Stamp types provide characters with choices
There isn't much that you can't do in stamp collecting, but I do hold the theory that you can't collect them all.
There are just too darn many of them.
Even with all the money in the world, there are probably a few of the world's greatest stamp rarities that I wouldn't be able to get my hands on. Chances are the present owners wouldn't want to part with them.
Fortunately, I figured that out during my early years of stamp collecting, and I decided that instead of collecting all of them, I would choose to collect just the ones I liked (and that I could afford).
And I wasn't going to worry about the rest.
I started out at age 10 collecting whatever stamps came my way, and a lot of them were from other countries.
I soon decided that I liked commemorative stamps the best, and began concentrating on these larger stamps with colorful designs. At the time (during the mid-1960s), the commemorative stamps of the world were beginning to change from primarily single-color engraved issues to multicolor offset and gravure-printed issues.
In Figure 1 are a couple of examples of commemorative stamps. At the top is a United States stamp from 1982, promoting the International Peace Garden, a 2,300-acre area spread over North Dakota and Manitoba, Canada.
Like many commemorative stamps, this one celebrates an anniversary: 50 years from the establishment of the International Peace Garden in 1932.
Not all commemorative stamps are issued for anniversaries. The 32¢ U.S. Bugs Bunny stamp issued May 22, for instance, is a commemorative, but it wasn't issued on Bugs' birthday or on any other notable corresponding date.
At the bottom of Figure 1 is another commemorative that doesn't really commemorate any special occasion. It's part of a 1985 set from Colombia that simply features indigenous fauna. The 20-peso stamp shown in the illustration pictures the tapir.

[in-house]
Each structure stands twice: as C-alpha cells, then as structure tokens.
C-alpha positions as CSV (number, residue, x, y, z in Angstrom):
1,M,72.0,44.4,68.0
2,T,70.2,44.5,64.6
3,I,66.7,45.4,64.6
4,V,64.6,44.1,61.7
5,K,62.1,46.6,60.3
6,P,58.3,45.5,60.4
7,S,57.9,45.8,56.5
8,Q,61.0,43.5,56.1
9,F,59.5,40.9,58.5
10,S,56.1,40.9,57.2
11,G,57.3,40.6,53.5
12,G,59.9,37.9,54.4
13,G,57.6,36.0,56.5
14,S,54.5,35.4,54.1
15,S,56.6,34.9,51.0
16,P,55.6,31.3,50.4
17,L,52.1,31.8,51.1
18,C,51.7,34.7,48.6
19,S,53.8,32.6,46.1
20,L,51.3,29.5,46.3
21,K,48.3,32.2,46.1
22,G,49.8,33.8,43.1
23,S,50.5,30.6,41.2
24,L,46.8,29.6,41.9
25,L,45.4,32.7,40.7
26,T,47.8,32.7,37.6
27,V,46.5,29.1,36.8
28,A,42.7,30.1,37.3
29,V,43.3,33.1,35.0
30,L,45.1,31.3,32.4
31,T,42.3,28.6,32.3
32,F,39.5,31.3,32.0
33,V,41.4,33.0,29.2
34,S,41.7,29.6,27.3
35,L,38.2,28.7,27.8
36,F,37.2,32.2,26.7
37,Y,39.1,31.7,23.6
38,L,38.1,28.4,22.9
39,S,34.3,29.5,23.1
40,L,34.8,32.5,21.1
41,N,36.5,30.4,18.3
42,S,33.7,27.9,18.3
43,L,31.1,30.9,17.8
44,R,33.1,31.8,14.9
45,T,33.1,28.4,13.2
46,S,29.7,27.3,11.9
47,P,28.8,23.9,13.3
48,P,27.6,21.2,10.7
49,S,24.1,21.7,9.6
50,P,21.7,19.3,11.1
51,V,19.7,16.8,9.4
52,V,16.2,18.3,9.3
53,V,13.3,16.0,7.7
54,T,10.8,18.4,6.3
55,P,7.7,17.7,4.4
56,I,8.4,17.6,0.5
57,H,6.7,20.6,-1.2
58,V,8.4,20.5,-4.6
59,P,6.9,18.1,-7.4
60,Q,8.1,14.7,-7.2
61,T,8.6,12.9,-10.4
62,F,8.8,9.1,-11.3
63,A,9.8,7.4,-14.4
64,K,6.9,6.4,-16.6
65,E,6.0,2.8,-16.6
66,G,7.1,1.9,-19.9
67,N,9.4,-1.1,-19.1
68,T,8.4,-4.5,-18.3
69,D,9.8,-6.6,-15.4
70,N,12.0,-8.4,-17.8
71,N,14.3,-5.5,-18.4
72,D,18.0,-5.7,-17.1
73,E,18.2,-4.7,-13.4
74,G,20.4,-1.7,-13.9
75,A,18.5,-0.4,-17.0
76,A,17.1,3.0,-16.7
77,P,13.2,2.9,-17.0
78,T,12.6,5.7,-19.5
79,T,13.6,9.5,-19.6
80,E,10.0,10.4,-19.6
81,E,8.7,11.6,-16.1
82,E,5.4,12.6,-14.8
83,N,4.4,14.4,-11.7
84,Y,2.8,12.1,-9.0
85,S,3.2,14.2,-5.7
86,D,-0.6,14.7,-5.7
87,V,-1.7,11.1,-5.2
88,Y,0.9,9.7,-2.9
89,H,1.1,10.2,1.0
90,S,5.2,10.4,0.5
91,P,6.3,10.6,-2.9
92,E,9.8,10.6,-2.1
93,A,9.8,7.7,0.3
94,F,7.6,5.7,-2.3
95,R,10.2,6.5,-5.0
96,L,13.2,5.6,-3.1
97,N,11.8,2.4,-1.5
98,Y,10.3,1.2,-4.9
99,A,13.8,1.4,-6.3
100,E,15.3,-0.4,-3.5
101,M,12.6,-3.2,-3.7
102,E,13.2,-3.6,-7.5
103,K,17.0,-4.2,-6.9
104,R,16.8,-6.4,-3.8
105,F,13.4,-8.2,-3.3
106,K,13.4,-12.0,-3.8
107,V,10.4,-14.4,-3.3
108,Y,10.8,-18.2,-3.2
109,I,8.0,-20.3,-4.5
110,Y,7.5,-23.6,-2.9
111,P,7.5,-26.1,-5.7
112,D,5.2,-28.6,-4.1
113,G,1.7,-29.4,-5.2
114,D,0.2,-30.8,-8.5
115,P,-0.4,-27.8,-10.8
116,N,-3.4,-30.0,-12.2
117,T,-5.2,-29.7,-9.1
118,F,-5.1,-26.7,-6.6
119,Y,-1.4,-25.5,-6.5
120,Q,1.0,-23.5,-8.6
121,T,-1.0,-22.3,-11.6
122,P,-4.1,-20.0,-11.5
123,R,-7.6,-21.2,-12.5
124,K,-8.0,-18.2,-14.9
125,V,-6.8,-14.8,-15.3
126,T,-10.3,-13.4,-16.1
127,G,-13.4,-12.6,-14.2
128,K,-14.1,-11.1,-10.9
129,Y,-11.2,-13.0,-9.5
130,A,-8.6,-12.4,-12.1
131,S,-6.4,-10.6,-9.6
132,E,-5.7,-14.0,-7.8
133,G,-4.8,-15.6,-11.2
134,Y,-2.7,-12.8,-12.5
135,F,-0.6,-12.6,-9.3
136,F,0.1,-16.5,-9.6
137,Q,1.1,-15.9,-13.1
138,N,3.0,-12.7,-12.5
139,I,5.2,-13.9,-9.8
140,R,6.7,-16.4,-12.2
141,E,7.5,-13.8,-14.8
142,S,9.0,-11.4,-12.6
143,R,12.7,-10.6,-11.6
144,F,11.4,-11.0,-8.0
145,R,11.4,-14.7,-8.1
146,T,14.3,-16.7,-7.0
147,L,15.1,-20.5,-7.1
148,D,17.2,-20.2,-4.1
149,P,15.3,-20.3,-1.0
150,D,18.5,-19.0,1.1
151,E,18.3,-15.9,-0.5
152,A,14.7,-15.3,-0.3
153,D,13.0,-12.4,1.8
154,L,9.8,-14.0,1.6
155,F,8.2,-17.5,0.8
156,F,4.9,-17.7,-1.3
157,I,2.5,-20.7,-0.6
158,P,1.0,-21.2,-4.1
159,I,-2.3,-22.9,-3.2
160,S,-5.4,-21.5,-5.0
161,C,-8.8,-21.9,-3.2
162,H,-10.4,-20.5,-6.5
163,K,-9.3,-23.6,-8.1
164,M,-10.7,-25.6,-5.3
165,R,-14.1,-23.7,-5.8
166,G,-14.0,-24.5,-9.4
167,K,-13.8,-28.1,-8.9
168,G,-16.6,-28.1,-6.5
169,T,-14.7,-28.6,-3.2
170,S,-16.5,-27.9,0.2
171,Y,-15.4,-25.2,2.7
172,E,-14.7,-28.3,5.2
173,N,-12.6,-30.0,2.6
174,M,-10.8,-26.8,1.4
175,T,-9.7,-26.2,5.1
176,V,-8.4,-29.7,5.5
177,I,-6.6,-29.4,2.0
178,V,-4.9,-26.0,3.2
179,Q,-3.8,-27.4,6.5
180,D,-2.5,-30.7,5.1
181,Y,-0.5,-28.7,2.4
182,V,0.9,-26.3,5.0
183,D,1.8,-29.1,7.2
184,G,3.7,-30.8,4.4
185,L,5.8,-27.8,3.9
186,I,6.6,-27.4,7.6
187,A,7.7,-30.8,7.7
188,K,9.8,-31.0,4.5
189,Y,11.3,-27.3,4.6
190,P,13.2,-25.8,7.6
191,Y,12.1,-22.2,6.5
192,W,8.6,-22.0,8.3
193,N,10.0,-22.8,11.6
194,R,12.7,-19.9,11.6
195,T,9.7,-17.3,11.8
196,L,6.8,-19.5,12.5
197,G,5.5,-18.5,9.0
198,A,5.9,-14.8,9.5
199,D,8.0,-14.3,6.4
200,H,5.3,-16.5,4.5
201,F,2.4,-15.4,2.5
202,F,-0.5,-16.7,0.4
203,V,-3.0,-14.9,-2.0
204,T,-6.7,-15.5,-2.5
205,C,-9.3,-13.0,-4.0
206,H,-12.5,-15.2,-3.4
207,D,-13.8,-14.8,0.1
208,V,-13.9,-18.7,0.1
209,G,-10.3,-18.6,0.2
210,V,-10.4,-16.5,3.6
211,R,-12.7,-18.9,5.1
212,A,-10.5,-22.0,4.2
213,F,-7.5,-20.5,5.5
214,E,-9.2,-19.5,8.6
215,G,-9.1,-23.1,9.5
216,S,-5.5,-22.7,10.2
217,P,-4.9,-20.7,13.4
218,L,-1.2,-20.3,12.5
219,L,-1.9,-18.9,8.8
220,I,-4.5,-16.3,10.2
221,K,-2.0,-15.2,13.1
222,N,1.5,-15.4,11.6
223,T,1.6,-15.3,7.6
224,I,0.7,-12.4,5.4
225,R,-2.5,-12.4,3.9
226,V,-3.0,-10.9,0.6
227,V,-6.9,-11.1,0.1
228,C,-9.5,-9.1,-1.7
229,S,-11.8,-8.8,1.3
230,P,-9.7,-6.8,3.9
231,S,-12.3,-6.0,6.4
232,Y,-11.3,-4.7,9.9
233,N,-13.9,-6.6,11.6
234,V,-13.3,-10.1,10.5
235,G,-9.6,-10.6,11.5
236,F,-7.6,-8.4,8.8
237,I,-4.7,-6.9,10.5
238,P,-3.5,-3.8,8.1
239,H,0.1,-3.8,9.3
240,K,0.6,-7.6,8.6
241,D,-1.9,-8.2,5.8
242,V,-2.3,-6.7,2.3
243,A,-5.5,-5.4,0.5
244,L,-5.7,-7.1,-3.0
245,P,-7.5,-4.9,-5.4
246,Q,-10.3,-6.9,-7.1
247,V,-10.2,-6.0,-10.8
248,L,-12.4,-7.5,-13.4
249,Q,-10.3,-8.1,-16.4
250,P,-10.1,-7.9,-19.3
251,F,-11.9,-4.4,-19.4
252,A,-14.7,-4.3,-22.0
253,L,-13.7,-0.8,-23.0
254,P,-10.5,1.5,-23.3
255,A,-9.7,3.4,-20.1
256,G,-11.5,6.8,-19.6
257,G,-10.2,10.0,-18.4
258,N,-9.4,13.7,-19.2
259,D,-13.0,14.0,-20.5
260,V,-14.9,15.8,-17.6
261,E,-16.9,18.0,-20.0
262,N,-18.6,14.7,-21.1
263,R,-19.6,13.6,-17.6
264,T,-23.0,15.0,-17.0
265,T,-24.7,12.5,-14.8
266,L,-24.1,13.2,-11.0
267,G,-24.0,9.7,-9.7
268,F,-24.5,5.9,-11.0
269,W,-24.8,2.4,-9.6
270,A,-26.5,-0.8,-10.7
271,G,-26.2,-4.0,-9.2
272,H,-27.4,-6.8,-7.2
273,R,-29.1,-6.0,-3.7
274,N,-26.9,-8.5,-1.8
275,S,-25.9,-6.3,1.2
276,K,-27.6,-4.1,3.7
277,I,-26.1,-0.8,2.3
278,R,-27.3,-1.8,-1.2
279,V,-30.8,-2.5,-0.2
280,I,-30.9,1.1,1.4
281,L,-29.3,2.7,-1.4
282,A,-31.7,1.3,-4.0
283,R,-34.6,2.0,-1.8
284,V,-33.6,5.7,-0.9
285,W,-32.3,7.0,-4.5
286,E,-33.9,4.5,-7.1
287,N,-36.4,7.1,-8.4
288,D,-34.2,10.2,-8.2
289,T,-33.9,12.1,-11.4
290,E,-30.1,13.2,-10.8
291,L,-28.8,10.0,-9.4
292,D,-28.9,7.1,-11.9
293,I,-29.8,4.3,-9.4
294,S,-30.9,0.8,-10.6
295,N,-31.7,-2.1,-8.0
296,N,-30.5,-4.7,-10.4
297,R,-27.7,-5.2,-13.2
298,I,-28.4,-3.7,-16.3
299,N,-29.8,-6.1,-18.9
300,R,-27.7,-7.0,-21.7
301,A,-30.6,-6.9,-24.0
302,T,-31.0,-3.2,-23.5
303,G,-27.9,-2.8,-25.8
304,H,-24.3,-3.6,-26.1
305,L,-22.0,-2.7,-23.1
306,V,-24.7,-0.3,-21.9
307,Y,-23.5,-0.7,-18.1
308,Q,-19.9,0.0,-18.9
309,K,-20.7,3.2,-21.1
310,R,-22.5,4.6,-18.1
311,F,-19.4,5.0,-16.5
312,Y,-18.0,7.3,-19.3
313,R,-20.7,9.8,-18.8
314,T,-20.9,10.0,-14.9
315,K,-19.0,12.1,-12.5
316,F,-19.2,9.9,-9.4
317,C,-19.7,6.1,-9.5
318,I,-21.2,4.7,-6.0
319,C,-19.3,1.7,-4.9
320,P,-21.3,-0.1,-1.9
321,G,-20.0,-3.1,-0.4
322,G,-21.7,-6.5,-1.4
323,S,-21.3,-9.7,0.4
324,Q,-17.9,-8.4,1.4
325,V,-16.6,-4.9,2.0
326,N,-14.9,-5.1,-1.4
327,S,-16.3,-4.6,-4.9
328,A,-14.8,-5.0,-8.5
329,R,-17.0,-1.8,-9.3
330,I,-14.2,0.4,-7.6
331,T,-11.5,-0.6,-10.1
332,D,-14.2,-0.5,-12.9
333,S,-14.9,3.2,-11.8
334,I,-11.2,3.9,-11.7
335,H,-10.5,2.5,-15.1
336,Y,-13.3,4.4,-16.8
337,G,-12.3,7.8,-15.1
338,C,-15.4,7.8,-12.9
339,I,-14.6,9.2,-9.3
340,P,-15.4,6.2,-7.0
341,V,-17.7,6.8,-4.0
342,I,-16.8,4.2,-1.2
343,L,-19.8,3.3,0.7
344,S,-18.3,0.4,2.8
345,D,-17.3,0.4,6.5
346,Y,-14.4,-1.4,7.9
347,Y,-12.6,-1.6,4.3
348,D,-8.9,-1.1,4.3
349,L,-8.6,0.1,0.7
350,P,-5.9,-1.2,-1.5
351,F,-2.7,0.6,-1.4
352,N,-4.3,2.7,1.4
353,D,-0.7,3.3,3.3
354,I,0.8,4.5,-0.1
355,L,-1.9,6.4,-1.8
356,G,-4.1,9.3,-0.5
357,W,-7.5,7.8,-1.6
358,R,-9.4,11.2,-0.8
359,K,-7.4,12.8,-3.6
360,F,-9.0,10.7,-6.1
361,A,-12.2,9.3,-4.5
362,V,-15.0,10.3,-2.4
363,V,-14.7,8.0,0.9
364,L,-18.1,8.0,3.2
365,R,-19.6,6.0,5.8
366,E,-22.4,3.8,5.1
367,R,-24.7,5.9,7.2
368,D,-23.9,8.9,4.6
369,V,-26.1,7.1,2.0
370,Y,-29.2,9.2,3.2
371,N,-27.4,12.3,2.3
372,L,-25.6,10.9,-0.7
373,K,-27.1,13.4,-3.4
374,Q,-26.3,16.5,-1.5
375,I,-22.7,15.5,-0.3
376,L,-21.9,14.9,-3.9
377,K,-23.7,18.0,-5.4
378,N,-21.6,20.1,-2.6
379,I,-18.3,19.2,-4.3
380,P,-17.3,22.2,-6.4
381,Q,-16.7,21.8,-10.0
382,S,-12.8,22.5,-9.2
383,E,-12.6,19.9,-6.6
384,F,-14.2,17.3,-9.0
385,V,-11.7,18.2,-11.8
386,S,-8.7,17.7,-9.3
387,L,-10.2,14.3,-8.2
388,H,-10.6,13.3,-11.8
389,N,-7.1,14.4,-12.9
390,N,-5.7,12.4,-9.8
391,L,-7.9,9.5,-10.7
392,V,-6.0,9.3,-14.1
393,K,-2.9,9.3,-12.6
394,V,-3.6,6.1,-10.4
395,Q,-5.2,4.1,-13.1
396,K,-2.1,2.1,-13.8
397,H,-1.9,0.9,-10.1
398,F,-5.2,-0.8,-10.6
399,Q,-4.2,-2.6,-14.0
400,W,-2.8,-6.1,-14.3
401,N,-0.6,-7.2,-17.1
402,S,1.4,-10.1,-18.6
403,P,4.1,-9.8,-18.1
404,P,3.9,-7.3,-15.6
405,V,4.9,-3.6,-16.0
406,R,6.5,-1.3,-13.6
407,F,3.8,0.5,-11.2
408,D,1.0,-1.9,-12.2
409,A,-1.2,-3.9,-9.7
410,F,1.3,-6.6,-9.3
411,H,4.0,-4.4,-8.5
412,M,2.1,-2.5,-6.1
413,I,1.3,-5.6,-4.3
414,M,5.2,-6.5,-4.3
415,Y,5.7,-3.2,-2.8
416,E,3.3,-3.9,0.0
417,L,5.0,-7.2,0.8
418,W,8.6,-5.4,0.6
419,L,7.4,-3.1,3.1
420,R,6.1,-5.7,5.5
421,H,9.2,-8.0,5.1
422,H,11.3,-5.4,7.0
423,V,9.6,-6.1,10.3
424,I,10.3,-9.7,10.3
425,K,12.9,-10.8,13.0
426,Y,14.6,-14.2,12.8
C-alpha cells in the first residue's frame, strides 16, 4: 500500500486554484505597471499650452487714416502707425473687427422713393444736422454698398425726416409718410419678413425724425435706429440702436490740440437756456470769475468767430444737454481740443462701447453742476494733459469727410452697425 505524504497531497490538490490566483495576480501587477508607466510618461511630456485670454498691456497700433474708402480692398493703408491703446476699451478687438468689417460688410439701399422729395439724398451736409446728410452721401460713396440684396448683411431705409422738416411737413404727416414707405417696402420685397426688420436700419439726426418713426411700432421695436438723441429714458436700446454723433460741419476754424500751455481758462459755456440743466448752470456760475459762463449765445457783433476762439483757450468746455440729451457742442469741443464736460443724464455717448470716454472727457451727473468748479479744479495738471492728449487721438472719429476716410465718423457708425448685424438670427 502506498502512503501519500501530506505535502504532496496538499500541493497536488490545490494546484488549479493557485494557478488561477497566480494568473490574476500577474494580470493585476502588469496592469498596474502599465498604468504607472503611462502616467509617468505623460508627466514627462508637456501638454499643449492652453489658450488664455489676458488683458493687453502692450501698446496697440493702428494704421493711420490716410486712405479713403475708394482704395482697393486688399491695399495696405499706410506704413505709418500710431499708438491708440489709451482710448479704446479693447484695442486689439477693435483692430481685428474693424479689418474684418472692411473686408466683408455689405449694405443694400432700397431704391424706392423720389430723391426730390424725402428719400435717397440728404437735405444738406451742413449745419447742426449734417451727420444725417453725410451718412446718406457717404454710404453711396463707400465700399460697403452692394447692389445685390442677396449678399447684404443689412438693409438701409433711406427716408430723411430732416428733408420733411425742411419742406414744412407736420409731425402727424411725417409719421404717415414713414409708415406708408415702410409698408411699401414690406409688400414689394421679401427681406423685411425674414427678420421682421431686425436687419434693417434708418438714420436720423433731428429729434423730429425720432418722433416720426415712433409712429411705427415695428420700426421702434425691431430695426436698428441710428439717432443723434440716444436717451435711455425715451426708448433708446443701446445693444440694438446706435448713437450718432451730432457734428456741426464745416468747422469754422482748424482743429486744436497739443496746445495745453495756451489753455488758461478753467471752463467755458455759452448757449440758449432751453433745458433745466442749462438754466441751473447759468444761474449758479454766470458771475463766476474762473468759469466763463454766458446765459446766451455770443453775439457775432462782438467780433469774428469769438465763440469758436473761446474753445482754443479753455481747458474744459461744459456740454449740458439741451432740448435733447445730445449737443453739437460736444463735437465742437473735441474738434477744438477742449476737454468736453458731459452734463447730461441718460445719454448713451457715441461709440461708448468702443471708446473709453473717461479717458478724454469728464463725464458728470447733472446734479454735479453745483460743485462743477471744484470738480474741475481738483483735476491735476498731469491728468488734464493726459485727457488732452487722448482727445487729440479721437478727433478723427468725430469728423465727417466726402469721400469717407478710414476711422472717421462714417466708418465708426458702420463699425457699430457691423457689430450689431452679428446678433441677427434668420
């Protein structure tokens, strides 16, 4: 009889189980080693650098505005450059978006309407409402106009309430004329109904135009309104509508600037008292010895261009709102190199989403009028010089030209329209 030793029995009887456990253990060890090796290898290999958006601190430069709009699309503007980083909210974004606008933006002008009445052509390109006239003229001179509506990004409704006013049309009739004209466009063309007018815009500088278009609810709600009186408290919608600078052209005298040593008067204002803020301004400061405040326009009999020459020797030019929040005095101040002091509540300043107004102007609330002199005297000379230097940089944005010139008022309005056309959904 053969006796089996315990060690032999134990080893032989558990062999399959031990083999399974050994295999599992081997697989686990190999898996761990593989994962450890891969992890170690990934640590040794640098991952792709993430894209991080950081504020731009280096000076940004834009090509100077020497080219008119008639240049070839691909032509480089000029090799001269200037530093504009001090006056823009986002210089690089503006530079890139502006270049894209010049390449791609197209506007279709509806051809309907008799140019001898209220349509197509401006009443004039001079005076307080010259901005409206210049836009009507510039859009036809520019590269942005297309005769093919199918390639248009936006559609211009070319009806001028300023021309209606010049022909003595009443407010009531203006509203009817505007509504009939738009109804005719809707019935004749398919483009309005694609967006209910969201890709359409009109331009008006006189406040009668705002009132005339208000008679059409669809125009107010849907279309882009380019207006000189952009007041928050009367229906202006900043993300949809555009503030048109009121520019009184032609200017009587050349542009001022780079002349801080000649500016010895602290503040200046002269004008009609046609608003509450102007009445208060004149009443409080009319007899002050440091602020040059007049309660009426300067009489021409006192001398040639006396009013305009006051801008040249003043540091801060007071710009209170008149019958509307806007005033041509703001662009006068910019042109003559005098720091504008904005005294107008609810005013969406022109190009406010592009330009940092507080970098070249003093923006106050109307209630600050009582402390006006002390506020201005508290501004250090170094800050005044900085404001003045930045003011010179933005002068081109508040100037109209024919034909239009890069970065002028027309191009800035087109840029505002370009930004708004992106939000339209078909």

The guidelines for commemorative stamps vary considerably from country to country but, basically, the stamps are placed on sale for a limited time, usually less than a year, and in limited quantities.
In most cases, commemorative stamps are printed during a single press run, and then it's on to the next issue.
Sometimes commemorative stamps will show famous individuals, like the recent 32¢ Humphrey Bogart stamp issued July 31 by the United States.
Famous people also are often shown on definitive stamps, which are usually left on sale for a much longer time than commemorative stamps.
Definitive stamps usually return to press several times, which means that instead of being printed at one time like the commemoratives, they are printed time after time, whenever more copies of the stamp are needed.
As a result, there are normally many more copies of a single definitive stamp printed than of a single commemorative.
A few definitive stamps are shown in Figure 2. At left is a 3¢ Lincoln stamp issued by the United States in 1927. A Canadian 6¢ definitive from 1970 is shown in the center of Figure 2.
The stamp at right is a 1995 32¢ stamp depicting a ferryboat from the U.S. Transportation coil series.
Definitive stamps are often small in size, like the examples shown in the illustration, and frequently they are printed only in one color.